This cartoon was taken from the Peris-Moreno review [2] with the numbered findings (circled) from the Castillero study. [3] Another study addressed the role of hypoxia in fetal muscle development, NAD+, and sirtuin. [4] Via upstream pathways that this post will not get into, PPARα is increased by activators of fasting and ageing enzyme sirtuin. [4]

What is the target of sabinene? It seems to behave like the agonist PPARα fenofrimbrate. [3] Targets upstream of PPARα could explain the data of the Ryu fasting study. [1] The Ryu study was very thought provoking. This post humbly proposes that sabinene may be targeting much more than reactive oxygen species. Perhaps terpenes with more oxygen scavenging double bonds contribute to the medicinal attributes of CBMEO.


  1. Ryu, Y., Lee, D., Jung, S. H., Lee, K. J., Jin, H., Kim, S. J., Lee, H. M., Kim, B., & Won, K. J. (2019). Sabinene Prevents Skeletal Muscle Atrophy by Inhibiting the MAPK-MuRF-1 Pathway in Rats. International journal of molecular sciences, 20(19), 4955. PMC free article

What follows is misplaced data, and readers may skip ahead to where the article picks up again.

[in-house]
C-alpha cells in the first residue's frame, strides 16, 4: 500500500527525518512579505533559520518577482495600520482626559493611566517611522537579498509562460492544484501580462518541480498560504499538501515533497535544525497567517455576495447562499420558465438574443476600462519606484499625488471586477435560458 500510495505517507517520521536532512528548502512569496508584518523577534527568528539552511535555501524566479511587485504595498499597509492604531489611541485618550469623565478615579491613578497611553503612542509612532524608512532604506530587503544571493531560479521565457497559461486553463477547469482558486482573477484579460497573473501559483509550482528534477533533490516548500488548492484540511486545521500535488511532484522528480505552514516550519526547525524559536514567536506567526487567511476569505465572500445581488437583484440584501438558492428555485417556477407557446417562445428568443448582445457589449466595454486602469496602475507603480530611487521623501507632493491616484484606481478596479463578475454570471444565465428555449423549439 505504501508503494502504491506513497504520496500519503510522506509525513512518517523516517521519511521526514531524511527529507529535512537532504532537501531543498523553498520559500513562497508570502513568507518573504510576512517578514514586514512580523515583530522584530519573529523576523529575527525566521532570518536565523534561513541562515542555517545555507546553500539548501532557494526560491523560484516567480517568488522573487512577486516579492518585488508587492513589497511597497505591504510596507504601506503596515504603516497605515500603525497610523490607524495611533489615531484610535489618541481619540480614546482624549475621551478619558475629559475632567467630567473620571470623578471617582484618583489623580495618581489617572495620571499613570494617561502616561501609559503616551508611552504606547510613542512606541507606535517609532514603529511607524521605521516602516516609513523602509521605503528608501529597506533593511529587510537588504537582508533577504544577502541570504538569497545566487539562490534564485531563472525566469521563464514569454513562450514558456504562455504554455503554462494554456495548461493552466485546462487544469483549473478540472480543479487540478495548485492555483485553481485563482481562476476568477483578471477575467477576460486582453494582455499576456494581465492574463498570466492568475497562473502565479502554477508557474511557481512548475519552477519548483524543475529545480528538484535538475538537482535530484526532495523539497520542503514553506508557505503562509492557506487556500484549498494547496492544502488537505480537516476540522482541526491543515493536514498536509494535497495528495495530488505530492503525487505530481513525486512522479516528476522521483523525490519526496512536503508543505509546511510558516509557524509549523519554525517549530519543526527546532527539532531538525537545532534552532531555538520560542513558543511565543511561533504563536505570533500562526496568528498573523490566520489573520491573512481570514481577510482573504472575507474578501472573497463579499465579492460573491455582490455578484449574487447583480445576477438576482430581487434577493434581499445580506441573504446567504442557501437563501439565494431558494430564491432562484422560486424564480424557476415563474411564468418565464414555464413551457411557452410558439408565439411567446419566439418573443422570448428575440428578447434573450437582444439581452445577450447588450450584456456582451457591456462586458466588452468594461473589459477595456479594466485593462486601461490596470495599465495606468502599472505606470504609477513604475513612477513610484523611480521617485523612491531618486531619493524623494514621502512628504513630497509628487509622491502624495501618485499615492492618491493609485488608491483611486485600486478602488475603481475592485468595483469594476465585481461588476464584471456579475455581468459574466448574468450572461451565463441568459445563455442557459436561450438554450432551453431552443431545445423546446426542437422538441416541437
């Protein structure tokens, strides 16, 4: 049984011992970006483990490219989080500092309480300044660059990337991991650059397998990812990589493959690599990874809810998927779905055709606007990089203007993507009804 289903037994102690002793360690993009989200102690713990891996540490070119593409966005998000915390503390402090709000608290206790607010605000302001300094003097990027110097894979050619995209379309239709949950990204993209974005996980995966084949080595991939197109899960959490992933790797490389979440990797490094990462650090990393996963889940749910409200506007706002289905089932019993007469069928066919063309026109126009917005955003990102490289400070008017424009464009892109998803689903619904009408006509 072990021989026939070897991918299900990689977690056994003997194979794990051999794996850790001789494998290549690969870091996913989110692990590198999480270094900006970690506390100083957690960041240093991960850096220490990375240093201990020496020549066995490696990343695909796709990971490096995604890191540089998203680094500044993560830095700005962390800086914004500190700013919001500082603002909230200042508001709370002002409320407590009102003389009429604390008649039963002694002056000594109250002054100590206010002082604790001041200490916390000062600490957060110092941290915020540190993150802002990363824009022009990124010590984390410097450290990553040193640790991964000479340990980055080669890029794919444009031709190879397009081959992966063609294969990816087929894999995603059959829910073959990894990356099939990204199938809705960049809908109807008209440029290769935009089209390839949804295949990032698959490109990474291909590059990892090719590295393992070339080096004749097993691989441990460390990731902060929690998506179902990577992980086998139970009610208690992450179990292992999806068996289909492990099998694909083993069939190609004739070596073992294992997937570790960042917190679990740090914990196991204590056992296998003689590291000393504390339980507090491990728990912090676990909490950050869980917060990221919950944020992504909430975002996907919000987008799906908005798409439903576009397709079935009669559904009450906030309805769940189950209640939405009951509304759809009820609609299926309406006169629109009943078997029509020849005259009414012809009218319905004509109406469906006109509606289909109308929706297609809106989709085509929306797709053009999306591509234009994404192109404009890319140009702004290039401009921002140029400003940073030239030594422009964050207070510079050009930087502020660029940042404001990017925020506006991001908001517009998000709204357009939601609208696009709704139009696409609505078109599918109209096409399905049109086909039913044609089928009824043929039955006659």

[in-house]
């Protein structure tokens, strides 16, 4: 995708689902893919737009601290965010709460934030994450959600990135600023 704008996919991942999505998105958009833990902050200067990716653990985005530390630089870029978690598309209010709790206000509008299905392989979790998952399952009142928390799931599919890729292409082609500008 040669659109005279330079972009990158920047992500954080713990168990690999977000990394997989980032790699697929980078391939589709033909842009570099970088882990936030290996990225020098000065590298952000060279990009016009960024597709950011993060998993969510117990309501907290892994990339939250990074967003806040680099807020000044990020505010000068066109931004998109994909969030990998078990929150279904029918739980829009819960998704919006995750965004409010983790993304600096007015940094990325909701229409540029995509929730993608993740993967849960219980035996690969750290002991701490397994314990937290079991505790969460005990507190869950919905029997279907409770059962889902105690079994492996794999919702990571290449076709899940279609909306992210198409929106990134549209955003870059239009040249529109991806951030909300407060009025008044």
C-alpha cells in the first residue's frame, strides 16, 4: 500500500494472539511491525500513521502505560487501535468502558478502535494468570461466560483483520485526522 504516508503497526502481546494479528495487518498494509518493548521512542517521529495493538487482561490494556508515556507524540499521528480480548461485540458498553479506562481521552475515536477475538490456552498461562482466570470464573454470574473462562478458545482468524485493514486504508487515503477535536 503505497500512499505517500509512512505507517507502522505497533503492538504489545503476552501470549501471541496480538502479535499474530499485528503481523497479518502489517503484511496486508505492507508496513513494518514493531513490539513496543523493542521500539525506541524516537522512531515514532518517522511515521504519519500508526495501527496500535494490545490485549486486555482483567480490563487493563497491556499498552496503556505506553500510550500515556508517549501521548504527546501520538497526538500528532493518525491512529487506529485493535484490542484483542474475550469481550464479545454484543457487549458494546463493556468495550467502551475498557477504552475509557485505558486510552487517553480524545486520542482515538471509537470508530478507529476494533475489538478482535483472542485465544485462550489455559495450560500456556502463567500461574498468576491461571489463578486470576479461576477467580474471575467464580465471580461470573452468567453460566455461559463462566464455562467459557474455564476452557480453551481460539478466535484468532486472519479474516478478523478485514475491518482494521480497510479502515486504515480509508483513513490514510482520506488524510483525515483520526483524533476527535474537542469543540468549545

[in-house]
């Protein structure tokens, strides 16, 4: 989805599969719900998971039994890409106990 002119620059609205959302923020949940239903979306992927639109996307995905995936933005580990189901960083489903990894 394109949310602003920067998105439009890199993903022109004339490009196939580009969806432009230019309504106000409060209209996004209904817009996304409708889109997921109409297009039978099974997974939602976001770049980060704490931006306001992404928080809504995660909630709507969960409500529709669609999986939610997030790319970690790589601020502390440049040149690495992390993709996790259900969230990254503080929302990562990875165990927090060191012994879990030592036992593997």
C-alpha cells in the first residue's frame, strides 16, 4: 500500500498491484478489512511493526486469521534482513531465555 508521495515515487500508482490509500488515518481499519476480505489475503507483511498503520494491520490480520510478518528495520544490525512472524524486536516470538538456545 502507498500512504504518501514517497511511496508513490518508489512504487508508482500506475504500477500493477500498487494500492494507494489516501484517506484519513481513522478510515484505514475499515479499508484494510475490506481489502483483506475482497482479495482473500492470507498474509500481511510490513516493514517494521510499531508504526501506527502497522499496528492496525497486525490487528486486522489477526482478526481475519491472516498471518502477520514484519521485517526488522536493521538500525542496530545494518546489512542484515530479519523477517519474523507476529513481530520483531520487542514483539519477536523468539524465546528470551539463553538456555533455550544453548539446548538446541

2. Peris-Moreno D, Taillandier D, Polge C. (2020) MuRF1/TRIM63, Master Regulator of Muscle Mass. Int J Mol Sci. 2020 Sep 11;21(18):6663 PMC free article
  3. Castillero E, Nieto-Bona MP, Fernández-Galaz C, Martín AI, López-Menduiña M, Granado M, Villanúa MA, López-Calderón A. (2011) Fenofibrate, a PPAR{alpha} agonist, decreases atrogenes and myostatin expression and improves arthritis-induced skeletal muscle atrophy. Am J Physiol Endocrinol Metab. 2011 May;300(5):E790-9. free article
  4. Regnault TR, Zhao L, Chiu JS, Gottheil SK, Foran A, Yee SP.(2010) Peroxisome Proliferator-Activated Receptor -β/δ, -γ Agonists and Resveratrol Modulate Hypoxia Induced Changes in Nuclear Receptor Activators of Muscle Oxidative Metabolism. PPAR Res. 2010;2010:129173. PMC free article